AU - Rennie, Robert

AU - Sanche, Stephen

AU - Bijie, Hu

AU - Xu, Yingchun

AU - Fu, Wang

AU - Zhong, Nan Shan

AU - Rivas, Pilar

AU - De Bedout, Catalina

AU - Mendez, Matilde

AU - Vega, Ricardo

AU - Mallatova, Nada

AU - Dobiasova, Stanislava

AU - Ayabaca, Julio

AU - Zurita, Jeannete

AU - Mallie, M.

AU - Candolfi, E.

AU - Fegeler, W.

AU - Haase, G.

AU - Rodloff, A. C.

AU - Bar, W.

AU - Czaika, V.

AU - Petrikos, George

AU - Erzsébet, Puskás

AU - Nagy, Elisabeth

AU - Gyula, Mestyan

AU - Nikolova, Radka

AU - Banerjee, Uma

AU - Keller, Nathan

AU - Tullio, Vivian

AU - Schito, Gian Carlo

AU - D'Antonio, Domenico

AU - Martino, Pietro

AU - Peng, N. G.Kee

AU - Alpuche, Celia

PY - 2007/6/1

Y1 - 2007/6/1

N2 - Fluconazole in vitro susceptibility test results for 205,329 yeasts were collected from 134 study sites in 40 countries from June 1997 through December 2005. Data were collected for 147,776 yeast isolates tested with voriconazole from 2001 through 2005. All investigators tested clinical yeast isolates by the CLSI M44-A disk diffusion method. Test plates were automatically read and results recorded with a BIOMIC image analysis system. Species, drug, zone diameter, susceptibility category, and quality control results were collected quarterly. Duplicate (same patient, same species, and same susceptible-resistant biotype profile during any 7-day period) and uncontrolled test results were not analyzed. Overall, 90.1% of all Candida isolates tested were susceptible (S) to fluconazole; however, 10 of the 22 species identified exhibited decreased susceptibility (<75% S) on the order of that seen with the resistant (R) species C. glabrata and C. krusei. Among 137,487 isolates of Candida spp. tested against voriconazole, 94.8% were S and 3.1% were R. Less than 30% of fluconazole-resistant isolates of C. albicans, C. glabrata, C. tropicalis, and C. rugosa remained S to voriconazole. The non-Candida yeasts (8,821 isolates) were generally less susceptible to fluconazole than Candida spp. but, aside from Rhodotorula spp., remained susceptible to voriconazole. This survey demonstrates the broad spectrum of these azoles against the most common opportunistic yeast pathogens but identifies several less common yeast species with decreased susceptibility to antifungal agents. These organisms may pose a future threat to optimal antifungal therapy and emphasize the importance of prompt and accurate species identification.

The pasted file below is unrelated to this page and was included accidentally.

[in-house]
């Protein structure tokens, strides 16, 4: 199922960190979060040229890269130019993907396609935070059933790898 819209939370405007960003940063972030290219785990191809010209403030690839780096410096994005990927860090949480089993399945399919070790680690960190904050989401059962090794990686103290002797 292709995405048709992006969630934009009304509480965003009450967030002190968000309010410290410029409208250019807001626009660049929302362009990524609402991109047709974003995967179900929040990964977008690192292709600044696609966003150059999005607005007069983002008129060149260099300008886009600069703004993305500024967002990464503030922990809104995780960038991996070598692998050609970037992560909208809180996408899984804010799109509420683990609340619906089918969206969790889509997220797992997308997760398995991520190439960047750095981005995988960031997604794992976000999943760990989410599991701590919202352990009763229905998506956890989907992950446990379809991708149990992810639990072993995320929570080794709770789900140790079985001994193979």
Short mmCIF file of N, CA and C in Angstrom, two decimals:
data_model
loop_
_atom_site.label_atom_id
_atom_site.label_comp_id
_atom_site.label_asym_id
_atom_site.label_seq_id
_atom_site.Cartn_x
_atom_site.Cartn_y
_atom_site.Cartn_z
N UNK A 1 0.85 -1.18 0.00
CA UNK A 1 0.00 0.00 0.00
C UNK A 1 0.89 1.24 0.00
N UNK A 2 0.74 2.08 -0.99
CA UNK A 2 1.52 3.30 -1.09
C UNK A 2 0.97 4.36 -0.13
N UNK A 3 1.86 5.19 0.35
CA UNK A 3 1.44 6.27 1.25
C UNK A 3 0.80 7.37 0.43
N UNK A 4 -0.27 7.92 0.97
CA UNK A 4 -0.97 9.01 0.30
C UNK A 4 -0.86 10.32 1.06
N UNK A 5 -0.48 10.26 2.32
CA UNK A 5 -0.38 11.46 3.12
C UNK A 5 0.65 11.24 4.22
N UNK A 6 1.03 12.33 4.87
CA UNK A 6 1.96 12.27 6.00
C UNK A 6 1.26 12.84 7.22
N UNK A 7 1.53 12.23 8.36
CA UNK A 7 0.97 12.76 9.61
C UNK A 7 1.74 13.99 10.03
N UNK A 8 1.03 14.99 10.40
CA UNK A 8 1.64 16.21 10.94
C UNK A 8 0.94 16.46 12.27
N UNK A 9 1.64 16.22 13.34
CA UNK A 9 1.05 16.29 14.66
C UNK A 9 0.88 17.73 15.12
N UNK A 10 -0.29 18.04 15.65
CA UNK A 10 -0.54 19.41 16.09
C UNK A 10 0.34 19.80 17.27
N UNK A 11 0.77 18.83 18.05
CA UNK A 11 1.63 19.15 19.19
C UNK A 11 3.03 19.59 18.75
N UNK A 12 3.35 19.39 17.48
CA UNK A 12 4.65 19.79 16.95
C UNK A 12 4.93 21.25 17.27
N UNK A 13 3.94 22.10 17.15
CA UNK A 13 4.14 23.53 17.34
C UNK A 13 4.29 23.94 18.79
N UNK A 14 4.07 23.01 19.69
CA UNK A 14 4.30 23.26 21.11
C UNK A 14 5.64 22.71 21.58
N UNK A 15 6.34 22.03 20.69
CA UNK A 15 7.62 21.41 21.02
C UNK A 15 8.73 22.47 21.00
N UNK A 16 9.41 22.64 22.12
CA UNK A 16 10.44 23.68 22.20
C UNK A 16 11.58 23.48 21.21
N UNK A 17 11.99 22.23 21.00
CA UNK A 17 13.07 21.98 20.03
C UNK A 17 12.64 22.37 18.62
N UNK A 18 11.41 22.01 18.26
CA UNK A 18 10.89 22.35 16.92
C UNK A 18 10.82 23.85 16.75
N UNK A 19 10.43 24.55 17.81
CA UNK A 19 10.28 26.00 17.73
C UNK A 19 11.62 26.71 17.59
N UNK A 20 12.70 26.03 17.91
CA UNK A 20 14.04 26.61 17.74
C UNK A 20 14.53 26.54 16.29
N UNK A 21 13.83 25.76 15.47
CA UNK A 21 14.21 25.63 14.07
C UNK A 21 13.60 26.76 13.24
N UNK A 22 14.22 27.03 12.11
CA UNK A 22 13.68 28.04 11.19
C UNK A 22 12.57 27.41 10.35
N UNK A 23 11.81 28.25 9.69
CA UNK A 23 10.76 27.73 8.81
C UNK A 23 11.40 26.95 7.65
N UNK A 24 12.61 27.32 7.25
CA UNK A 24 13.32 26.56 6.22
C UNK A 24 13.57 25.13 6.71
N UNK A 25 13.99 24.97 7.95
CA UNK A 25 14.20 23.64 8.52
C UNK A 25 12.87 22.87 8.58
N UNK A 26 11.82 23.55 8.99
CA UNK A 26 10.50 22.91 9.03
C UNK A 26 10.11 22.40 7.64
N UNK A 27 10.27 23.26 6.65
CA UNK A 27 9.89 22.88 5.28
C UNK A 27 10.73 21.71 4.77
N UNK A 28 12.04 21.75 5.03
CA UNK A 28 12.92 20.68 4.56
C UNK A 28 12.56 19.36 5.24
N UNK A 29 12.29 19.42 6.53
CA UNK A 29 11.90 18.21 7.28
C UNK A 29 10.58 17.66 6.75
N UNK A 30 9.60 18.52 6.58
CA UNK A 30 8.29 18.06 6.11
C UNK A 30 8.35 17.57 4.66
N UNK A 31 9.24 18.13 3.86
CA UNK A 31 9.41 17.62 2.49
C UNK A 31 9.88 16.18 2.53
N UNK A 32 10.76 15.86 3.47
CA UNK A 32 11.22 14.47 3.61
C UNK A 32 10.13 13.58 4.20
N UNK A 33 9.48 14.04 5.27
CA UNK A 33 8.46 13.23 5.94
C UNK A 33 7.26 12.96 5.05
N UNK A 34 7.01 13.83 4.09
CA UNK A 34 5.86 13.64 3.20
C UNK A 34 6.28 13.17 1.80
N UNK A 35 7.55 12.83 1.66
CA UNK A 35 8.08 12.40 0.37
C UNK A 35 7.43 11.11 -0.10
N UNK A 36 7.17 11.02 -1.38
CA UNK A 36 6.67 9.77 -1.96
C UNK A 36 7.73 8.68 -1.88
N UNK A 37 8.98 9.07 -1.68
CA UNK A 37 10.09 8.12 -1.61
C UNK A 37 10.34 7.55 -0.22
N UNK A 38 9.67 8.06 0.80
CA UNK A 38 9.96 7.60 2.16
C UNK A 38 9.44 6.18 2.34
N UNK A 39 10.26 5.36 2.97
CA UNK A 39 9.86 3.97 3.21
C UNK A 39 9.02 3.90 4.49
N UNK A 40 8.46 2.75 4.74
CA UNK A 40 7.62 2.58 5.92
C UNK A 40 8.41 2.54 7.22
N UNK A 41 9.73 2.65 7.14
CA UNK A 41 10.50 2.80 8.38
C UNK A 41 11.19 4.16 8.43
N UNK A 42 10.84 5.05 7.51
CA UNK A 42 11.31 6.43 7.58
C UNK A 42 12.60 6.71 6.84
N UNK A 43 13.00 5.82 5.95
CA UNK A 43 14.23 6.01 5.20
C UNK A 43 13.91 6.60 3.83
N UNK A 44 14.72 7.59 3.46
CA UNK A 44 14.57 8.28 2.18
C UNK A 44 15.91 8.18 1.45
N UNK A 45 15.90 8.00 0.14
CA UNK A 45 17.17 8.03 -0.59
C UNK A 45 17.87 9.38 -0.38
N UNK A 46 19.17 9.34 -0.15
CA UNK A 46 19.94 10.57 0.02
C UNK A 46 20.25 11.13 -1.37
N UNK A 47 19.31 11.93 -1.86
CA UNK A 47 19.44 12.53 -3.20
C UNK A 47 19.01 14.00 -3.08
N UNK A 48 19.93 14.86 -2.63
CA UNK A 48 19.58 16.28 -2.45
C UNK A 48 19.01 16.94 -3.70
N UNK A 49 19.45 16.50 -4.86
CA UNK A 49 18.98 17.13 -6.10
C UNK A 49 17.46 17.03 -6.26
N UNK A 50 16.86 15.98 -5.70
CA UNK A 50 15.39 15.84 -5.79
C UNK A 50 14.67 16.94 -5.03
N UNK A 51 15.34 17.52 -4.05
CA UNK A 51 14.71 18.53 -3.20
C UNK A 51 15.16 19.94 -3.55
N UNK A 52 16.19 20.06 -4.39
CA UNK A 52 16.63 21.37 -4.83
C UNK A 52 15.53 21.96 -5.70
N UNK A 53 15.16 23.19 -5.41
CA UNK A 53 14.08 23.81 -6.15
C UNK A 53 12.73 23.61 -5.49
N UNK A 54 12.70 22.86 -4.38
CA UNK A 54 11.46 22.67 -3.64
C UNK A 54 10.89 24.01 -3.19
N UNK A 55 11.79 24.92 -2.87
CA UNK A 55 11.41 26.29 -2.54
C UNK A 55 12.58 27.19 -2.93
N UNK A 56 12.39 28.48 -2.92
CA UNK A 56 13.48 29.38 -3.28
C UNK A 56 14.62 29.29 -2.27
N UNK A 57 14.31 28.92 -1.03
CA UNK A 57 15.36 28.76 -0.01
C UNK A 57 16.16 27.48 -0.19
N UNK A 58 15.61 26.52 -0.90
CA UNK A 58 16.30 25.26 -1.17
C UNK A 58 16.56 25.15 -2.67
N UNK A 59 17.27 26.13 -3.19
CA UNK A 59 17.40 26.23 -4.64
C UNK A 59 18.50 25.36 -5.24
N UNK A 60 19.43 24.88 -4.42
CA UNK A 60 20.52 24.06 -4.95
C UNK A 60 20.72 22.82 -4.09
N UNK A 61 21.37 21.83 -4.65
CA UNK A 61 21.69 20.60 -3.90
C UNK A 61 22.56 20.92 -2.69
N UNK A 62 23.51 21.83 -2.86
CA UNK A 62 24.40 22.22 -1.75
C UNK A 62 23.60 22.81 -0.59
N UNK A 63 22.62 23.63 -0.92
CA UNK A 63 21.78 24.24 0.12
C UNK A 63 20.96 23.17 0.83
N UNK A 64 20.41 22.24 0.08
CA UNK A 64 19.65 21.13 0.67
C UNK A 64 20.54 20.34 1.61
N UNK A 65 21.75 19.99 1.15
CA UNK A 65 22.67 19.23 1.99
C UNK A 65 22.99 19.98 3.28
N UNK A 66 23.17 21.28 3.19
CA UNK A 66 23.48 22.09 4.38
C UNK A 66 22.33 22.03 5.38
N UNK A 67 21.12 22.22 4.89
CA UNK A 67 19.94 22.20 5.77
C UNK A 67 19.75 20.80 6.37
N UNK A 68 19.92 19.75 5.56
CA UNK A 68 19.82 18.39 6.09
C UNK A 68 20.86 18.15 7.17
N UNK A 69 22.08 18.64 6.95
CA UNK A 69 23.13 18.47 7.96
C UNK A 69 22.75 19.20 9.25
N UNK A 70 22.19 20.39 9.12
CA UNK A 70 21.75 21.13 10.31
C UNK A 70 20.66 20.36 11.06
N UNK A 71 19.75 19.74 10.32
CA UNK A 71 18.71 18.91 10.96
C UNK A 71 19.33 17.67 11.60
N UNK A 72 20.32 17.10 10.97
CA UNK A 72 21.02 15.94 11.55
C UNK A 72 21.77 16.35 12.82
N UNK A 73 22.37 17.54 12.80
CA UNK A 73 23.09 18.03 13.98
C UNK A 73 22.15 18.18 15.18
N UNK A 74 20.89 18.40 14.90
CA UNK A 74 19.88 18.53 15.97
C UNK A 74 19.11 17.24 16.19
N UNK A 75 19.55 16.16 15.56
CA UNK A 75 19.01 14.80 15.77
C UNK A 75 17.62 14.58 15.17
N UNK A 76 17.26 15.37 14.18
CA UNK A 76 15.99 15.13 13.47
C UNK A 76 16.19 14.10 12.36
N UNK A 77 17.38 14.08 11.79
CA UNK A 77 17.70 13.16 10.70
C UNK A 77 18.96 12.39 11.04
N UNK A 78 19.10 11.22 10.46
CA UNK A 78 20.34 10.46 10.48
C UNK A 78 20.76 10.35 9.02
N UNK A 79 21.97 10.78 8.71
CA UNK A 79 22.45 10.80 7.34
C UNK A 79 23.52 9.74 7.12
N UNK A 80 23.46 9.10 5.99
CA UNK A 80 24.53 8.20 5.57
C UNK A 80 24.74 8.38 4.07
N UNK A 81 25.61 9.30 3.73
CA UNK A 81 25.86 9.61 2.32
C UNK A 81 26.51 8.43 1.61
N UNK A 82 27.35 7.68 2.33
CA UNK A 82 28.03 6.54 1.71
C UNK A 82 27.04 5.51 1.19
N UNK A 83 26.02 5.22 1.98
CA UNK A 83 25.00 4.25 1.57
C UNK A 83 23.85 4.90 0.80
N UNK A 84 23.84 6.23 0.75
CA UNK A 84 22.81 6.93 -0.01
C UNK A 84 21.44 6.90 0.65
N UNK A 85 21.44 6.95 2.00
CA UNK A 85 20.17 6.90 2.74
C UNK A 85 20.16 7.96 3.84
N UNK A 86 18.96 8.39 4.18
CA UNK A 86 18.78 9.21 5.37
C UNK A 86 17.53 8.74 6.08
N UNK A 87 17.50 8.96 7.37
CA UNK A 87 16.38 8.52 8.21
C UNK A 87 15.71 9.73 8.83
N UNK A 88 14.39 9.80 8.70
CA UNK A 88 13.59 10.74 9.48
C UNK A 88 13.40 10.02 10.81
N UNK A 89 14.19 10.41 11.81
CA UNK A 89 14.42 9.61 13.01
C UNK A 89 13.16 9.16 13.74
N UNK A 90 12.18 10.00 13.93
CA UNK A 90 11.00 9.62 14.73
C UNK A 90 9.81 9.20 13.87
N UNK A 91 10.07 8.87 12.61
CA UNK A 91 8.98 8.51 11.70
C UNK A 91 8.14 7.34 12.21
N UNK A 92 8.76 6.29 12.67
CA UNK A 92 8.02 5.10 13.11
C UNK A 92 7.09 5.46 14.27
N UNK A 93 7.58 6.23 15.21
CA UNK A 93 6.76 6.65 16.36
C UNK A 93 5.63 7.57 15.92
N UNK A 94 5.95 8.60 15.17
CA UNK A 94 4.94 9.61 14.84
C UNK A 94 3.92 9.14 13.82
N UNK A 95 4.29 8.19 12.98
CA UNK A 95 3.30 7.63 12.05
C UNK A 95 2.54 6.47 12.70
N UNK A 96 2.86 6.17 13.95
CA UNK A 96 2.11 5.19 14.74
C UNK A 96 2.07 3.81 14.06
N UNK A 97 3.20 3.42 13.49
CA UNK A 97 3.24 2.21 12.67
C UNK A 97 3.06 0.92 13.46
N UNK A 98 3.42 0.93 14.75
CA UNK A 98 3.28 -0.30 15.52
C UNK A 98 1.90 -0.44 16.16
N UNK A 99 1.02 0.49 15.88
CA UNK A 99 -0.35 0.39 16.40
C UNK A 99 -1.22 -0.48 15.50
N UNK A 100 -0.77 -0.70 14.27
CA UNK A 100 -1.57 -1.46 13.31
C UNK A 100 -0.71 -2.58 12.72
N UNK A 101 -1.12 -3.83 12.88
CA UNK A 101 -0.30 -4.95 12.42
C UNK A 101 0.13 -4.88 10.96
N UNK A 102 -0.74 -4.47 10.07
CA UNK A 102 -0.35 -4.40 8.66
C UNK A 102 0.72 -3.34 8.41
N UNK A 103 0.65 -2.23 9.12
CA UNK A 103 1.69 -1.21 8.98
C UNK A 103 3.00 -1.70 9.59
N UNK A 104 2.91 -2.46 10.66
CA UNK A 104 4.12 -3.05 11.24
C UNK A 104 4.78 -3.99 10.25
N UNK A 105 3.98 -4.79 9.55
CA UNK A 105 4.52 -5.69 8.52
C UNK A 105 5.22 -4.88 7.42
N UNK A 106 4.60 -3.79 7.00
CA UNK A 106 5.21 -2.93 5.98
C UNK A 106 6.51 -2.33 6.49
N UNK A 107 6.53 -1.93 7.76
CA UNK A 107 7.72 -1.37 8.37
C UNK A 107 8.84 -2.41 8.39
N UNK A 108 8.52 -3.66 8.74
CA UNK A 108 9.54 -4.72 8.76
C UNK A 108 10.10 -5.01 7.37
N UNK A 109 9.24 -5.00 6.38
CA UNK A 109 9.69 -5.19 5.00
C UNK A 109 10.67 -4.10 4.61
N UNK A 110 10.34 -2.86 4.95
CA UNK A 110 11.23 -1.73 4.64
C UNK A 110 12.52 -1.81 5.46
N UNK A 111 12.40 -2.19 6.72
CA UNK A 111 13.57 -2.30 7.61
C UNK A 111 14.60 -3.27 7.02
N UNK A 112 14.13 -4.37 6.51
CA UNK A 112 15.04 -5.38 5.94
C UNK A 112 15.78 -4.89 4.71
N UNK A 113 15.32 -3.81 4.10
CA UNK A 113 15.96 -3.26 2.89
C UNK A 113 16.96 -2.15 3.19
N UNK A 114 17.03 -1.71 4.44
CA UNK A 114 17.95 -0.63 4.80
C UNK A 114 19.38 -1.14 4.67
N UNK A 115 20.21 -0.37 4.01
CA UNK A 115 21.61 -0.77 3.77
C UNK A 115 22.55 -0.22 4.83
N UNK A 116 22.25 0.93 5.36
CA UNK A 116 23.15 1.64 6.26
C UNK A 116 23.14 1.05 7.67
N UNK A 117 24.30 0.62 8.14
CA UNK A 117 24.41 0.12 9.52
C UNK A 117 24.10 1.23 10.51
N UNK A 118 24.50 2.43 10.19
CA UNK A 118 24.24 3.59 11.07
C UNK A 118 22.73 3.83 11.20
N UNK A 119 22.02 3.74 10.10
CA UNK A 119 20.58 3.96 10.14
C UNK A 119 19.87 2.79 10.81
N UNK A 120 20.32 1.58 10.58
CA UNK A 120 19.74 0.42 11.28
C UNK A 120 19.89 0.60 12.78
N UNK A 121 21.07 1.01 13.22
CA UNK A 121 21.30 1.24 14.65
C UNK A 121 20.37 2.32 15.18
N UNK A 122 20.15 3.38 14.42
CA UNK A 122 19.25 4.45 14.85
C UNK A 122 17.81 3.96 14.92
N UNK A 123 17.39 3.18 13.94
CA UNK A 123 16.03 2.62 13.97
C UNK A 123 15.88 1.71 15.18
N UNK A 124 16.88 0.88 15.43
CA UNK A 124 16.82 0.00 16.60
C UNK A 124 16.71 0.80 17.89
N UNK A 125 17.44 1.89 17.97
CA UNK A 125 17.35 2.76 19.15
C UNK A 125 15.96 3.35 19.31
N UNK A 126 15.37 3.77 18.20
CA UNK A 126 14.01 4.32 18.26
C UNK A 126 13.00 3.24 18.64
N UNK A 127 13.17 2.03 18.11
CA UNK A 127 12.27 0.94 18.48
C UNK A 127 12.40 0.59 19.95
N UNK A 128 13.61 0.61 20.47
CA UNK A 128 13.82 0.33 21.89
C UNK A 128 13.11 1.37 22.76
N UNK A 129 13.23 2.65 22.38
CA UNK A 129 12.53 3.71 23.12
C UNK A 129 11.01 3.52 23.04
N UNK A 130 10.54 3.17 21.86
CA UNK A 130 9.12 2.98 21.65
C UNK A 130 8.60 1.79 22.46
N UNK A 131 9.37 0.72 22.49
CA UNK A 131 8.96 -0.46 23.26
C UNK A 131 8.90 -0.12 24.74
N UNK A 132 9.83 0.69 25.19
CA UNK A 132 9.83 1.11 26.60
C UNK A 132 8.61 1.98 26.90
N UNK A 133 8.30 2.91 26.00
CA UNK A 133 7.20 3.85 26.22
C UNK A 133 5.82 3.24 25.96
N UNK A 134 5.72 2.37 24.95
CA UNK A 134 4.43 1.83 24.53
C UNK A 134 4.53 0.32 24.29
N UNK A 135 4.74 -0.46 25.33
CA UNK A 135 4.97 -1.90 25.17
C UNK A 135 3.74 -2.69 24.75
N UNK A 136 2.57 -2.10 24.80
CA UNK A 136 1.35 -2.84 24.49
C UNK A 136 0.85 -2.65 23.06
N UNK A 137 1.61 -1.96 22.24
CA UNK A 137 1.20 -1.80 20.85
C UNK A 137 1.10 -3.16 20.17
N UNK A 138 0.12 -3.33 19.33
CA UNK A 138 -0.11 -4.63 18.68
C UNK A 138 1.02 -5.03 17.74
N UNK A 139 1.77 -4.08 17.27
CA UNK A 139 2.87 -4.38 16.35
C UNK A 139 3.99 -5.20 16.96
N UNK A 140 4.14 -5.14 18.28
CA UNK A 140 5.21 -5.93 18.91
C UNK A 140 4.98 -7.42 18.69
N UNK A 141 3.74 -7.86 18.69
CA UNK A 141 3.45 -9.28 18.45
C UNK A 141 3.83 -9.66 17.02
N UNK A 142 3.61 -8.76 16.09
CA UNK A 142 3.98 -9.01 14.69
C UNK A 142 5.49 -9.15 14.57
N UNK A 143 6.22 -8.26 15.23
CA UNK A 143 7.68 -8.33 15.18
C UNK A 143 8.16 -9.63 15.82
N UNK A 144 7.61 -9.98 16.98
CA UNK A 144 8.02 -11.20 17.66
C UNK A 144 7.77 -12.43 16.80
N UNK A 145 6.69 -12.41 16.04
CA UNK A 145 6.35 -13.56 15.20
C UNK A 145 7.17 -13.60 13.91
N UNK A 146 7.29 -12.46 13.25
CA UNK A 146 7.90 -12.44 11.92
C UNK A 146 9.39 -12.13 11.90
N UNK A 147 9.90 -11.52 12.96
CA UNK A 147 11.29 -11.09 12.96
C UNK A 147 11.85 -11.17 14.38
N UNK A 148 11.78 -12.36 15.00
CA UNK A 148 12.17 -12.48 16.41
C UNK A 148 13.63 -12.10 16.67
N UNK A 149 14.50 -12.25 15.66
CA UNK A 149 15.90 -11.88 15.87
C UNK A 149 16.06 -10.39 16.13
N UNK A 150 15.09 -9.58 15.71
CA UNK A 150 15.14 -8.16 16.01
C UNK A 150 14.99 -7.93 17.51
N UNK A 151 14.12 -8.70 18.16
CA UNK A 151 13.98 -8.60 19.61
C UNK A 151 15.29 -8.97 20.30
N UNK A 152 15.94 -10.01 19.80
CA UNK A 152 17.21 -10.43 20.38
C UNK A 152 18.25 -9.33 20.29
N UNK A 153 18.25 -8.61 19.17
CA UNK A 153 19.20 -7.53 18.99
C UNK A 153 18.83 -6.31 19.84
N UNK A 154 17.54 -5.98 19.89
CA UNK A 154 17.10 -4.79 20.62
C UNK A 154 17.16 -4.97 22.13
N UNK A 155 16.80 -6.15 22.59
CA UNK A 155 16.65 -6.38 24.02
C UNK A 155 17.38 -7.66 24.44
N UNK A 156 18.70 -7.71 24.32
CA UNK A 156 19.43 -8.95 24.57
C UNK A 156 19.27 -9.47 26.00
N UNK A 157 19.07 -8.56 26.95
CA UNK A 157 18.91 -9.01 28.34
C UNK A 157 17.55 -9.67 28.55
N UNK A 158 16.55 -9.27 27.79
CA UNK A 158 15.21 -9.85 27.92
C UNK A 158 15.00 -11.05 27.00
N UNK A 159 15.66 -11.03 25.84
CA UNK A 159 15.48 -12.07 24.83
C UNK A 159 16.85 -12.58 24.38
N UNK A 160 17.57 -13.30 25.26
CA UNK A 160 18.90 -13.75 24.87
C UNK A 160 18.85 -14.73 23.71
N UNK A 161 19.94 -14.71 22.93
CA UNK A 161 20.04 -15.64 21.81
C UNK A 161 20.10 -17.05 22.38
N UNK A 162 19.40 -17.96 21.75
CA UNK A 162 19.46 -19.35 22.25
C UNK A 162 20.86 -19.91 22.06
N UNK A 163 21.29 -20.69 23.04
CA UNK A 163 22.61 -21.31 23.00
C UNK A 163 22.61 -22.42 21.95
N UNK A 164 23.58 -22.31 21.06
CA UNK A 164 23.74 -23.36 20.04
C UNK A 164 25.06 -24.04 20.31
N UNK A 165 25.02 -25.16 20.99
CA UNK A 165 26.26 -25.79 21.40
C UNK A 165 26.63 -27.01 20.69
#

AB - Fluconazole in vitro susceptibility test results for 205,329 yeasts were collected from 134 study sites in 40 countries from June 1997 through December 2005. Data were collected for 147,776 yeast isolates tested with voriconazole from 2001 through 2005. All investigators tested clinical yeast isolates by the CLSI M44-A disk diffusion method. Test plates were automatically read and results recorded with a BIOMIC image analysis system. Species, drug, zone diameter, susceptibility category, and quality control results were collected quarterly. Duplicate (same patient, same species, and same susceptible-resistant biotype profile during any 7-day period) and uncontrolled test results were not analyzed. Overall, 90.1% of all Candida isolates tested were susceptible (S) to fluconazole; however, 10 of the 22 species identified exhibited decreased susceptibility (<75% S) on the order of that seen with the resistant (R) species C. glabrata and C. krusei. Among 137,487 isolates of Candida spp. tested against voriconazole, 94.8% were S and 3.1% were R. Less than 30% of fluconazole-resistant isolates of C. albicans, C. glabrata, C. tropicalis, and C. rugosa remained S to voriconazole. The non-Candida yeasts (8,821 isolates) were generally less susceptible to fluconazole than Candida spp. but, aside from Rhodotorula spp., remained susceptible to voriconazole. This survey demonstrates the broad spectrum of these azoles against the most common opportunistic yeast pathogens but identifies several less common yeast species with decreased susceptibility to antifungal agents. These organisms may pose a future threat to optimal antifungal therapy and emphasize the importance of prompt and accurate species identification.

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UR - http://www.scopus.com/inward/citedby.url?scp=34250621370&partnerID=8YFLogxK

U2 - 10.1128/JCM.00409-07

DO - 10.1128/JCM.00409-07

M3 - Review article

C2 - 17442797

AN - SCOPUS:34250621370

VL - 45

SP - 1735

EP - 1745

JO - Journal of Clinical Microbiology

JF - Journal of Clinical Microbiology

SN - 0095-1137

IS - 6

ER -